CD12 Blog

Opposing Proposed LAPD Budget Cuts

June 6, 2020

The senseless killing of George Floyd at the hands of Minneapolis police was a tragedy. I condemn police brutality and believe that any law enforcement officers who use excessive force should be held accountable for their actions.

In response to the tragedy in Minneapolis, a motion to impose cuts to the Los Angeles Police Department was introduced to the City Council. I oppose these cuts to the LAPD and fail to see how this action will in any way increase the safety of this City and its residents. Our City budget is a list of priorities, and nothing is more important than keeping our City safe.

This does not mean the department should have a blank check. In light of our current fiscal crisis, LAPD, like other City departments, should work to eliminate inefficiencies. Also, the yet unknown realities of the COVID-19 pandemic on revenues may force us to make tough funding decisions regarding City services until the economy fully recovers.

LAPD has made tremendous strides and reforms over the last several decades – from community policing, to improved hiring, training and transparency practices, to launching programs like LAPD Devonshire PALS to build relationships with at-risk youth in our communities. The LAPD of today not only reflects the values, but the diversity of the communities it serves and I am immensely grateful for their continued service, especially now. Calling for arbitrary cuts to an organization that has been such a critical partner to keeping our City safe is not the way forward.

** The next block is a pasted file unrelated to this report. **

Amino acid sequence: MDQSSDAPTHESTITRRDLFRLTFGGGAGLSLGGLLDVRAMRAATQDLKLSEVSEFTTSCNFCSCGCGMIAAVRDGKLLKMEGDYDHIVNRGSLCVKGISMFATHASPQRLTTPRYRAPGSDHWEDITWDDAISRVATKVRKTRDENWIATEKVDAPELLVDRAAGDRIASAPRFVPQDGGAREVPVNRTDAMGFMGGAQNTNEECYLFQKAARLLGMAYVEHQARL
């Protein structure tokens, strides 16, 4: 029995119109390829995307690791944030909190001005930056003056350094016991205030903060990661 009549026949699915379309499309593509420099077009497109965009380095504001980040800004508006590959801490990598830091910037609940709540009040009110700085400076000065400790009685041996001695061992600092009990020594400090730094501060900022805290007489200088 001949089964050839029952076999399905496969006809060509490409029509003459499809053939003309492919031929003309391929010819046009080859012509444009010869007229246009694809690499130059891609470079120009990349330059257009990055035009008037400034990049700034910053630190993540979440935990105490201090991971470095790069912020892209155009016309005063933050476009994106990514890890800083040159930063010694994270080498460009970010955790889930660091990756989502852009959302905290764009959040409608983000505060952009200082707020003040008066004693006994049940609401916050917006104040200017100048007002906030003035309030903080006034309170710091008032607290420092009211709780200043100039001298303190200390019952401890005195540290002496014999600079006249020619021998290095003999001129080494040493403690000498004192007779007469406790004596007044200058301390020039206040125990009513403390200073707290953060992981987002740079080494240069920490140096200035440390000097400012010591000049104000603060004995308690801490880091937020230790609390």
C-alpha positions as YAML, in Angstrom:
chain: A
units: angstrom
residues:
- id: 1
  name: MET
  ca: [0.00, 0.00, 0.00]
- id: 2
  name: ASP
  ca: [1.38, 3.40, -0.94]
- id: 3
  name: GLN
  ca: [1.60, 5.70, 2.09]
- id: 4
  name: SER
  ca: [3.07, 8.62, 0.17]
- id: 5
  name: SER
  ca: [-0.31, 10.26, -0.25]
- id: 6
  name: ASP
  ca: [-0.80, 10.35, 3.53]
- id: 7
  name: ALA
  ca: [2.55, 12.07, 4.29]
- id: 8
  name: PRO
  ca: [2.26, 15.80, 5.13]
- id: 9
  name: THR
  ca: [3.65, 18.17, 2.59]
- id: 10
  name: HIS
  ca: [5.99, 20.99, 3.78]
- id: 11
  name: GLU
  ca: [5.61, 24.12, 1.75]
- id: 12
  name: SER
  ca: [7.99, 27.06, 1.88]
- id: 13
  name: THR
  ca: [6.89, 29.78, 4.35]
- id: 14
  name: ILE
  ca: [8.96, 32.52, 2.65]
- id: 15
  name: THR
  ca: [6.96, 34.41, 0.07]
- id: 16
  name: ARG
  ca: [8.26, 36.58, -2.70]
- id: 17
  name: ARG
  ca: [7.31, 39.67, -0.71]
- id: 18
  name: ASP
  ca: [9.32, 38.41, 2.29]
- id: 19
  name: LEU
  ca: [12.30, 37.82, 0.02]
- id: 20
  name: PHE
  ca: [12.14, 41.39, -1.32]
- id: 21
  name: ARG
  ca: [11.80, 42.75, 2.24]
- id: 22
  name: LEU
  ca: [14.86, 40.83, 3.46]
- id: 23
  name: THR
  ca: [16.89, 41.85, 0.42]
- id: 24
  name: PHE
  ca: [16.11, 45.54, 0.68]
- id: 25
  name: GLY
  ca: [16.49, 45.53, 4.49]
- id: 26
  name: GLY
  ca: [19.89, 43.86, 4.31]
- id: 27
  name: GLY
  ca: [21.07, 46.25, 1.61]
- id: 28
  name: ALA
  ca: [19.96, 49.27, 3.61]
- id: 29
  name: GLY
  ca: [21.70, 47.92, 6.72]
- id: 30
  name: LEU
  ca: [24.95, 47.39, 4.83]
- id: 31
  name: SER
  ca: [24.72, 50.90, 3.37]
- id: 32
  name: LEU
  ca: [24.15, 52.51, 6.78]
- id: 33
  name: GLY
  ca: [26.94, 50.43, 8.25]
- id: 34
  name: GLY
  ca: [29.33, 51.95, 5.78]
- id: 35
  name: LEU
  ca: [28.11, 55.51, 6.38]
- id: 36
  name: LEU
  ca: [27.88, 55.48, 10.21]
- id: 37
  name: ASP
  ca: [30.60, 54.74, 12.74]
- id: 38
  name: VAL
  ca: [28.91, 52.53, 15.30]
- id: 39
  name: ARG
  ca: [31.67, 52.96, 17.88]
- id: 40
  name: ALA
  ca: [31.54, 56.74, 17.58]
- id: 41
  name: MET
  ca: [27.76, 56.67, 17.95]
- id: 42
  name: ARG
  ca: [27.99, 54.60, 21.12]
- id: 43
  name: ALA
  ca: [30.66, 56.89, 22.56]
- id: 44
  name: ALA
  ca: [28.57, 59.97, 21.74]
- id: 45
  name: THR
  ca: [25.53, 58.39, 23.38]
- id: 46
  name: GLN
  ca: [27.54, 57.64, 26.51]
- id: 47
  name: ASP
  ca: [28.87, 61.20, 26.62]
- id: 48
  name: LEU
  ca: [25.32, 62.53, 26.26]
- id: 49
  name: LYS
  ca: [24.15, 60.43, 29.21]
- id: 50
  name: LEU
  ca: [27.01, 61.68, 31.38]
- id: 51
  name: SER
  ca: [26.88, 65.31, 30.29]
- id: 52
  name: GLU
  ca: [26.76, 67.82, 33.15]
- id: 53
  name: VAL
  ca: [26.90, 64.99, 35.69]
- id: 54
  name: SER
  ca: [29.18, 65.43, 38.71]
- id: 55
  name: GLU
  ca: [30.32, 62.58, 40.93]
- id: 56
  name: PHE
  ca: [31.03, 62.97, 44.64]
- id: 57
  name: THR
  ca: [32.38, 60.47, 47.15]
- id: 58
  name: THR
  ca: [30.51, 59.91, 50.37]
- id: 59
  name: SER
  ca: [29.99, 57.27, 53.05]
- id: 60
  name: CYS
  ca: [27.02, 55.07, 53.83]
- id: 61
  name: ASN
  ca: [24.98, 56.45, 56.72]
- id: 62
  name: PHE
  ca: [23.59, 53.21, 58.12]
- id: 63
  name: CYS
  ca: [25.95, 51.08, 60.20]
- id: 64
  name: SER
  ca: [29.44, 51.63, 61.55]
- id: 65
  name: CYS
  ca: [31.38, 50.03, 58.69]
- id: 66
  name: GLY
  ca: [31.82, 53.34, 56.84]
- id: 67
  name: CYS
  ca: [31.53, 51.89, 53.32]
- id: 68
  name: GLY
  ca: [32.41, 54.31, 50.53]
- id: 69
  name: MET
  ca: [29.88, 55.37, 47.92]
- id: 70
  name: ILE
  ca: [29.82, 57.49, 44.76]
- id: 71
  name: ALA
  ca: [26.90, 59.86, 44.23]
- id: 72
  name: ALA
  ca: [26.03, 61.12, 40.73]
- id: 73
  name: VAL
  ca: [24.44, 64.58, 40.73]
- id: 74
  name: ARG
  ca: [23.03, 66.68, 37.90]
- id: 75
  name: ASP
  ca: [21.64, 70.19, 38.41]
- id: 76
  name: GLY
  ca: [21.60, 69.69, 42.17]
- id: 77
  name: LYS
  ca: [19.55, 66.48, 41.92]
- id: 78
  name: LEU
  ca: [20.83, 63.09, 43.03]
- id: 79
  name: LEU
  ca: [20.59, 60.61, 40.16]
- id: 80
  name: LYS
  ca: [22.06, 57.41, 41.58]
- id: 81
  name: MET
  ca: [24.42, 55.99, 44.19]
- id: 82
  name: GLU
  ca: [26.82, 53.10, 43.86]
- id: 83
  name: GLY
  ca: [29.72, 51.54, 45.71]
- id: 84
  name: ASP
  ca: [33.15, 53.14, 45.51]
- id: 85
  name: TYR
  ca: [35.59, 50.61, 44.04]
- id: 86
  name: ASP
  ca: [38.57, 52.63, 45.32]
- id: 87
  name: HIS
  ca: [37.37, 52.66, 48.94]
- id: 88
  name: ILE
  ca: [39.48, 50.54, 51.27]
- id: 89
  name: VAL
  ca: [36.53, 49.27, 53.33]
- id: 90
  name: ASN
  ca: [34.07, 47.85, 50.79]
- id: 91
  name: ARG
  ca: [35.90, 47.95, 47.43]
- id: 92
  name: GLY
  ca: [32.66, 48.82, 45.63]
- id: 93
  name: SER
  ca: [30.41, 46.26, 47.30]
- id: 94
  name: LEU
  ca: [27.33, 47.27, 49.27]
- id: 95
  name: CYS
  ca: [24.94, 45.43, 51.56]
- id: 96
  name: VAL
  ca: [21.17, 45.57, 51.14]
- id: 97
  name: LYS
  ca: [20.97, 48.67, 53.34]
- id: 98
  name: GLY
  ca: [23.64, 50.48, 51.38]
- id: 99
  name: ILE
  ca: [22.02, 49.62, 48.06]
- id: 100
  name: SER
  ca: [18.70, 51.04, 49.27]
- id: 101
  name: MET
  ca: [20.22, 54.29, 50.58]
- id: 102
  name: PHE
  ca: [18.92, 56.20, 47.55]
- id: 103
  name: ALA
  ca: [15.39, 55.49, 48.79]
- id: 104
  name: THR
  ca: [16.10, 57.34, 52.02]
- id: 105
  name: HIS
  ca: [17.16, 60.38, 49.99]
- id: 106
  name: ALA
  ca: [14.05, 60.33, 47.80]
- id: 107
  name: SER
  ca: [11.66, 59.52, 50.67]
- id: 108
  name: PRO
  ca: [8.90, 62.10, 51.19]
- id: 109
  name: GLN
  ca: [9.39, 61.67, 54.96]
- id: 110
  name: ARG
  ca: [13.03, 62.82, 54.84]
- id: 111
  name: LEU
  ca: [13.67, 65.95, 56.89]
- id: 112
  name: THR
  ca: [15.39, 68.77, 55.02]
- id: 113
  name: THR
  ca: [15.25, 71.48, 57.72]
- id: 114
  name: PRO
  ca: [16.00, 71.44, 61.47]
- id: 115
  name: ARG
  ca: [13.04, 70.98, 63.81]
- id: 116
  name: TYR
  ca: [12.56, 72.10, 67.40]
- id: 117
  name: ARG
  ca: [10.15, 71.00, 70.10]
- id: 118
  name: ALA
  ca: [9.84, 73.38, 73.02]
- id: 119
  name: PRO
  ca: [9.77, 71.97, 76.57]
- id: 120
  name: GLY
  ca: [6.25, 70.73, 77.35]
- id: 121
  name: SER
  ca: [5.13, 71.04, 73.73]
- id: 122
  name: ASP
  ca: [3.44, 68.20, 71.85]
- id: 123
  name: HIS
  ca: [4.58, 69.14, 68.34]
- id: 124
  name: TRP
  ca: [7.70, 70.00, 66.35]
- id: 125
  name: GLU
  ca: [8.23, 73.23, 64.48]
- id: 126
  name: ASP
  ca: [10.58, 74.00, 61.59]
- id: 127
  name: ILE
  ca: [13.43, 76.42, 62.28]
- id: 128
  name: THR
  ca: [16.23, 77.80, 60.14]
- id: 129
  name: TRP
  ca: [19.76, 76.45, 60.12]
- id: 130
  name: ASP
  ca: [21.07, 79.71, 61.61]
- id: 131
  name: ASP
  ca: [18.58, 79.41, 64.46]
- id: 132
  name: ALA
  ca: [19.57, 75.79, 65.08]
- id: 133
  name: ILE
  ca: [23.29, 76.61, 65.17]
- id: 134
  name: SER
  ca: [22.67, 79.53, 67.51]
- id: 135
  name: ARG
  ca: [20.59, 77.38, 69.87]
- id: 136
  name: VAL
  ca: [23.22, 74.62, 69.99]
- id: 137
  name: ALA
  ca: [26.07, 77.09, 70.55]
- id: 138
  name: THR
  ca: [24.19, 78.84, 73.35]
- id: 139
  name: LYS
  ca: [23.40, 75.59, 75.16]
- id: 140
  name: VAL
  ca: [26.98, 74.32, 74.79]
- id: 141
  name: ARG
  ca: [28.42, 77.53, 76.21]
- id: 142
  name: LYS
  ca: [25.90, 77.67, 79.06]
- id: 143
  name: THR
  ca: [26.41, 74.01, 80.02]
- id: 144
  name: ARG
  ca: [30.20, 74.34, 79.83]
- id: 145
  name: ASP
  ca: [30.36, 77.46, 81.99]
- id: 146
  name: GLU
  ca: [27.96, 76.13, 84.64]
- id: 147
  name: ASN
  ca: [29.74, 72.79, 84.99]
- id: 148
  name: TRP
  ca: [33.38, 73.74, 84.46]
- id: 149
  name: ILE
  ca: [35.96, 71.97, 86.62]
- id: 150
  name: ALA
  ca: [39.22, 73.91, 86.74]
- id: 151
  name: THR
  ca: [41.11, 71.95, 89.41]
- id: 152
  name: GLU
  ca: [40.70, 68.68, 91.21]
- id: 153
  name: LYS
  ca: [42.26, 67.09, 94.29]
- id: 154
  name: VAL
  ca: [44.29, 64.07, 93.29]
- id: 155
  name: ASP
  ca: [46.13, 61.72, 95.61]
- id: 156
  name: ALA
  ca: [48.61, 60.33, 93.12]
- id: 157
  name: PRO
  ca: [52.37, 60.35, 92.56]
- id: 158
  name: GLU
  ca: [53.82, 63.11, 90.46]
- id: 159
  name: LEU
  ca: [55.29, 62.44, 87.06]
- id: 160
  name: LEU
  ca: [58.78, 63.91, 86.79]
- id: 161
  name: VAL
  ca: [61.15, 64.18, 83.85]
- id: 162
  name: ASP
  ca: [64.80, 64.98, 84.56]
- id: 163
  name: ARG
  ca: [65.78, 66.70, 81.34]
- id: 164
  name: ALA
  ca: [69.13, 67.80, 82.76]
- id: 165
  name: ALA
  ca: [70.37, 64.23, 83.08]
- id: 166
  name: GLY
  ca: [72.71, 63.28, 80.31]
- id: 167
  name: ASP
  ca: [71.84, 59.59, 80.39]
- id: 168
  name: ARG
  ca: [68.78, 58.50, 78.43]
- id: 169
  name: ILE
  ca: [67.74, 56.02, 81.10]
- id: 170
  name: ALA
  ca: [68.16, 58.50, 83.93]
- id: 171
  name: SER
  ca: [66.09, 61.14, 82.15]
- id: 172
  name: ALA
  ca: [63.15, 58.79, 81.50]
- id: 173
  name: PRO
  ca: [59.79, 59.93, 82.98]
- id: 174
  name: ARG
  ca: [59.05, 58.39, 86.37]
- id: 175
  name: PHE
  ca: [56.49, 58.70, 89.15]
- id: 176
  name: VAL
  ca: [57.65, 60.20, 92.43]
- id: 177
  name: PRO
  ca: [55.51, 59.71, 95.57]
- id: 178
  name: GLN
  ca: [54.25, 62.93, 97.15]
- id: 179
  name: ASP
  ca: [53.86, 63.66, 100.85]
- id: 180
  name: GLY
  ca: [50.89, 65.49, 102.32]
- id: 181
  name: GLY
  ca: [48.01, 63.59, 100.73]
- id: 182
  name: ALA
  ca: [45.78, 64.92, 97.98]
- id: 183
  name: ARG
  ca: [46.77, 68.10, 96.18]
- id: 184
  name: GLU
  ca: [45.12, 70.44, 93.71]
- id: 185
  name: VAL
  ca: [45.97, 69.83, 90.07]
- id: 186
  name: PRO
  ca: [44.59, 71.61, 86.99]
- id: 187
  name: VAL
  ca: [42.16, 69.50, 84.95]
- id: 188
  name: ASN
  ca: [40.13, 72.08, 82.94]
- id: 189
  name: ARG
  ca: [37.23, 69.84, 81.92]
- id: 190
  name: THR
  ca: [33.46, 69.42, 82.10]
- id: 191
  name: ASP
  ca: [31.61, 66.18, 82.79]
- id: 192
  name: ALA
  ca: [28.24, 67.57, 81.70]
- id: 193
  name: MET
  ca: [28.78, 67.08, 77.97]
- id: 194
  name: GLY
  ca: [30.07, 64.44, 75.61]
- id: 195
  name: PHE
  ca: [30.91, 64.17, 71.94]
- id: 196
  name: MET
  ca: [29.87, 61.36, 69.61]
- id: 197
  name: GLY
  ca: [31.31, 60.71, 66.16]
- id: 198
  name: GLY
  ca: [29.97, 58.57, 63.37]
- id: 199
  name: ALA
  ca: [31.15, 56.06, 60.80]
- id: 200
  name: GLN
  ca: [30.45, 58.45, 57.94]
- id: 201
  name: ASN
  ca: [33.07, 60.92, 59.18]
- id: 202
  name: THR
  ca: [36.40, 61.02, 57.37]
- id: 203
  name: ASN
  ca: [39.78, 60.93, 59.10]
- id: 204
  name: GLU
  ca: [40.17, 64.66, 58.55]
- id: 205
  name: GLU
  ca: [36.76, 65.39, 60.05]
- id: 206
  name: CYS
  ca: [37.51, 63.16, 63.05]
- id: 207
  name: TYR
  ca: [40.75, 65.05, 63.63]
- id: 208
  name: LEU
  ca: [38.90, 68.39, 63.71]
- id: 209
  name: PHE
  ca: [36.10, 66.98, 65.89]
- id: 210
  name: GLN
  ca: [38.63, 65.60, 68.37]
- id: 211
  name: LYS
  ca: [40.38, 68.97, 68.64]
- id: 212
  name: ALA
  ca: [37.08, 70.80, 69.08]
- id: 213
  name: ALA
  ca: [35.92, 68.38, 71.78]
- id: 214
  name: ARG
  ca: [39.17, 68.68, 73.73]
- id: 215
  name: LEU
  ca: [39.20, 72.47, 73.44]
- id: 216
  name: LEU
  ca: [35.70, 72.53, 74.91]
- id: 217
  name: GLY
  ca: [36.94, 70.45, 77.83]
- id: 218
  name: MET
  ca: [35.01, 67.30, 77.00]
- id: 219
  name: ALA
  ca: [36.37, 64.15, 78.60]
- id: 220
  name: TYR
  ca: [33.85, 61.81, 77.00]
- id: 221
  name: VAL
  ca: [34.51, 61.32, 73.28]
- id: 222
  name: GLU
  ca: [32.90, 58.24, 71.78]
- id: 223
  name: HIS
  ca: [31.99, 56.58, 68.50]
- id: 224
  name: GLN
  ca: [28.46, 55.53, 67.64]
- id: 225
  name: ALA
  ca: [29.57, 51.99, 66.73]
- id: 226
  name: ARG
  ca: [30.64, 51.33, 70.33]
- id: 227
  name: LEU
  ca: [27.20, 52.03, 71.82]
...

I do not believe we have to choose between keeping the City safe and fighting racial injustice. Now is not the time for more division. Now is the time for us to come together. In the upcoming weeks, I hope we spend more time listening to one another, and in particular, listening to the voices and messages of those who have been peacefully protesting injustice and inequality because they deserve and need to be heard. There is no place for the status quo on this front, and the true test of our resolve and commitment to address racial injustice will be how we continue this dialogue long after the protests come to end.